P.S. thanks for the pronunciation hints! smile
Posted By: kj85 Re: Piece for piano beginner - 12/21/19 09:34 PM
Originally Posted by ShiroKuro
But it can be demoralizing to be told that something like Passacaglia is a "beginner's piece" and then try to play it and realize that it's completely be out of your grasp.

I don't know how other beginners pick the pieces they play. I prefer to play music that I enjoy listening to rather than following some syllabus or grading.

If I like something, I locate the sheet music and see if I can read the first few measures without it giving me a headache. If it looks like something I can play, I then print the entire thing even if I might only be able to play the first N measures today.

This is why I have sheet music tutorials for Chopin's "Waterfall" etude (by Paul Barton) in my folder even though the etude itself is something far beyond what I am capable of.

Posted By: Tyrone Slothrop Re: Piece for piano beginner - 12/21/19 10:02 PM
Originally Posted by kj85
Originally Posted by ShiroKuro
But it can be demoralizing to be told that something like Passacaglia is a "beginner's piece" and then try to play it and realize that it's completely be out of your grasp.
I don't know how other beginners pick the pieces they play. I prefer to play music that I enjoy listening to rather than following some syllabus or grading.

I think this approach might sound good, but imagine how it would work in school? If children decided to only read the things that interested them? A lot of manga comics and comic books would get read for class smile And afterwards, would they come out the other end, "better off"?
Posted By: kj85 Re: Piece for piano beginner - 12/21/19 10:38 PM
Originally Posted by Tyrone Slothrop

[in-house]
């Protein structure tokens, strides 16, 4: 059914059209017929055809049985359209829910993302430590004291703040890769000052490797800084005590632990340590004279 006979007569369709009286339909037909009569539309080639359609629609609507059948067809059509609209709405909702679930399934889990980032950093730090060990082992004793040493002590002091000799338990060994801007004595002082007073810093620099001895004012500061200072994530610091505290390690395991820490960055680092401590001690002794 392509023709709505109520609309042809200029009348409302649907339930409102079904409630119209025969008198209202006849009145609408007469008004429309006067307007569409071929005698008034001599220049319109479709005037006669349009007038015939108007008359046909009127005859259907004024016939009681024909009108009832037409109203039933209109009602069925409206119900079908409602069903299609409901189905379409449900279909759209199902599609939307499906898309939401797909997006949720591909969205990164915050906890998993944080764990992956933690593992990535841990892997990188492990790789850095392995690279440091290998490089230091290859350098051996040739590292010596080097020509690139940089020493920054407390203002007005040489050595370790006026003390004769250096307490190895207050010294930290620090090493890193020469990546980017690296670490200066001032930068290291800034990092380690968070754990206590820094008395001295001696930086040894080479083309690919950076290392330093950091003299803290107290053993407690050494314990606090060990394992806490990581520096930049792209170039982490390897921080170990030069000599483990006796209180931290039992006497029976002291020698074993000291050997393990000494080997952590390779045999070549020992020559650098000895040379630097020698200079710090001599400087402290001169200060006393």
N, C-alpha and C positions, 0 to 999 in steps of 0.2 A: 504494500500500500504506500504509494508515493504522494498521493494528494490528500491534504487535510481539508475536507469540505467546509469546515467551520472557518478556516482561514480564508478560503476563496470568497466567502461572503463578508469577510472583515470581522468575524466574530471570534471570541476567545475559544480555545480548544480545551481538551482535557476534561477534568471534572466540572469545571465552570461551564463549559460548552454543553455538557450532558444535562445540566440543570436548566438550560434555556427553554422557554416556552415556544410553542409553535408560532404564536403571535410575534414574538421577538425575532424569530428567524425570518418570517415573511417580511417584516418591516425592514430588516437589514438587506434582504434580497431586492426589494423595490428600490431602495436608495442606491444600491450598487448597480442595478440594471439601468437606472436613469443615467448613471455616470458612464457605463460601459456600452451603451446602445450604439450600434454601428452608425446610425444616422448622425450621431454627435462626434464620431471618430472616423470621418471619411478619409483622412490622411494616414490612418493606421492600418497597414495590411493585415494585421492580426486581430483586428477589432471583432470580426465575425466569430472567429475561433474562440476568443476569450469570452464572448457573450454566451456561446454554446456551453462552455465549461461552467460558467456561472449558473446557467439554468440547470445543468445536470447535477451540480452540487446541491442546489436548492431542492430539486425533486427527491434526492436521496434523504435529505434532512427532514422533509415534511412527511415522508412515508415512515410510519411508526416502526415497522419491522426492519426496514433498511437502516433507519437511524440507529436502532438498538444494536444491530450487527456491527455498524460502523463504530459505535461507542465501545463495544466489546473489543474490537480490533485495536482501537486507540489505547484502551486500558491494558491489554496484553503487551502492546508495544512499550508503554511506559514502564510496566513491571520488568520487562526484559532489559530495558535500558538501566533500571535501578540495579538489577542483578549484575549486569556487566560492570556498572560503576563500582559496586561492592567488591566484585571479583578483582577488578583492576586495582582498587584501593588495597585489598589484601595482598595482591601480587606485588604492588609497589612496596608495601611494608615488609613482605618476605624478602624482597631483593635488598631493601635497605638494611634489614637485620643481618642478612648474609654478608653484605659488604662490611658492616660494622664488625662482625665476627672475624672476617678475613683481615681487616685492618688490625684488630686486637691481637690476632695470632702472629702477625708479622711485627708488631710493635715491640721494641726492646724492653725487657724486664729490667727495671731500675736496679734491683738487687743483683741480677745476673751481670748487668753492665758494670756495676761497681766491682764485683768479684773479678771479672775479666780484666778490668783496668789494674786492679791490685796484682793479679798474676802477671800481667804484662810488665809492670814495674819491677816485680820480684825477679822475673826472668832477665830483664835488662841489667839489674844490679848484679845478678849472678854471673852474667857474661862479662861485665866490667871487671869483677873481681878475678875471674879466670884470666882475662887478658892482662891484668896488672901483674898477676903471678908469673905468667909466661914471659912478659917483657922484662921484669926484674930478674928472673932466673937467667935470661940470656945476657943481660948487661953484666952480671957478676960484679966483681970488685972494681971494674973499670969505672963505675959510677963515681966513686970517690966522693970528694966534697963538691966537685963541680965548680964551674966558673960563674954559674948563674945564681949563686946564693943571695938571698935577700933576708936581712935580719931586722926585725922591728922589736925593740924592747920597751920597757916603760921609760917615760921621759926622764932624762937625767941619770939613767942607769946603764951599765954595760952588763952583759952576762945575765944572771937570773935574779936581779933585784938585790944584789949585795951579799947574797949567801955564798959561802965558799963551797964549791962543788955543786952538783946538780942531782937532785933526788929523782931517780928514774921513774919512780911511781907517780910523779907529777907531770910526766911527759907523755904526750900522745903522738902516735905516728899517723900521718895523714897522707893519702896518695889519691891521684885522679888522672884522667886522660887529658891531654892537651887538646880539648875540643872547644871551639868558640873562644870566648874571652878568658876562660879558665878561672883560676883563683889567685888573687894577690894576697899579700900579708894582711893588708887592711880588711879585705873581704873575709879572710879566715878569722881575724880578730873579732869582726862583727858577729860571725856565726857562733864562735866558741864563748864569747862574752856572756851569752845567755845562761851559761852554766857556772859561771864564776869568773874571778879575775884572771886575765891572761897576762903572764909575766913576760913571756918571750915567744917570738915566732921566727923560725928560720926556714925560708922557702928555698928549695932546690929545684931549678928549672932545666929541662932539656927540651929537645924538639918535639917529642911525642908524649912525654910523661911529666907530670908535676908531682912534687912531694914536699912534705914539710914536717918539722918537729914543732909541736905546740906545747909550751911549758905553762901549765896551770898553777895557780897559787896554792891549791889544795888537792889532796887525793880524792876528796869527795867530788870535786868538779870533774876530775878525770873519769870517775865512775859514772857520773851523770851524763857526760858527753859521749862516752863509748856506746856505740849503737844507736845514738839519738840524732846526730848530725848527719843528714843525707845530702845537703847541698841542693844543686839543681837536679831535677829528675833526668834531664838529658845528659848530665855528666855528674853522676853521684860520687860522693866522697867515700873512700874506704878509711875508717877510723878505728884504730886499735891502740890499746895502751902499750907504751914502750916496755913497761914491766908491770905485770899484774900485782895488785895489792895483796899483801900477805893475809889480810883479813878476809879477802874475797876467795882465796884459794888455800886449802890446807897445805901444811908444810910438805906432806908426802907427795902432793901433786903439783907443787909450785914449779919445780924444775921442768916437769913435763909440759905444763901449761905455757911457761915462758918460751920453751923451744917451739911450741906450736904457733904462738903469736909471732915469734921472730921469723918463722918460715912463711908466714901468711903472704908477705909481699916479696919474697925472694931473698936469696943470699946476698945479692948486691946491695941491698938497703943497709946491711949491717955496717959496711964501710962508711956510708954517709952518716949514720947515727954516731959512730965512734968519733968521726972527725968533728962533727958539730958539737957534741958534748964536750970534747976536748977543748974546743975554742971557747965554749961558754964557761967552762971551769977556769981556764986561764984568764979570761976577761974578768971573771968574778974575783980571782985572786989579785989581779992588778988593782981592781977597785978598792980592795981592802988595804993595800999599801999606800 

Originally Posted by kj85
Originally Posted by ShiroKuro
But it can be demoralizing to be told that something like Passacaglia is a "beginner's piece" and then try to play it and realize that it's completely be out of your grasp.
I don't know how other beginners pick the pieces they play. I prefer to play music that I enjoy listening to rather than following some syllabus or grading.

I think this approach might sound good, but imagine how it would work in school? If children decided to only read the things that interested them? A lot of manga comics and comic books would get read for class smile And afterwards, would they come out the other end, "better off"?


I cannot speak for others. But I know that it is not for me.

From personal experience, I know that things like finger independence matter a lot. So I do those exercises even if they are not particularly enjoyable. But following a syllabus is a bridge too far.

Just compare the Handel-Halvorsen piece in this thread with something similar (And Now Let's Handel) being used in the Trinity syllabus. It doesn't take a lot to see that the former version is musically far superior to the one in the syllabus.

Posted By: JazzyMac Re: Piece for piano beginner - 12/21/19 11:56 PM
Is that the Alberti Bass?

Originally Posted by kj85
Originally Posted by Tyrone Slothrop
Originally Posted by kj85
Originally Posted by ShiroKuro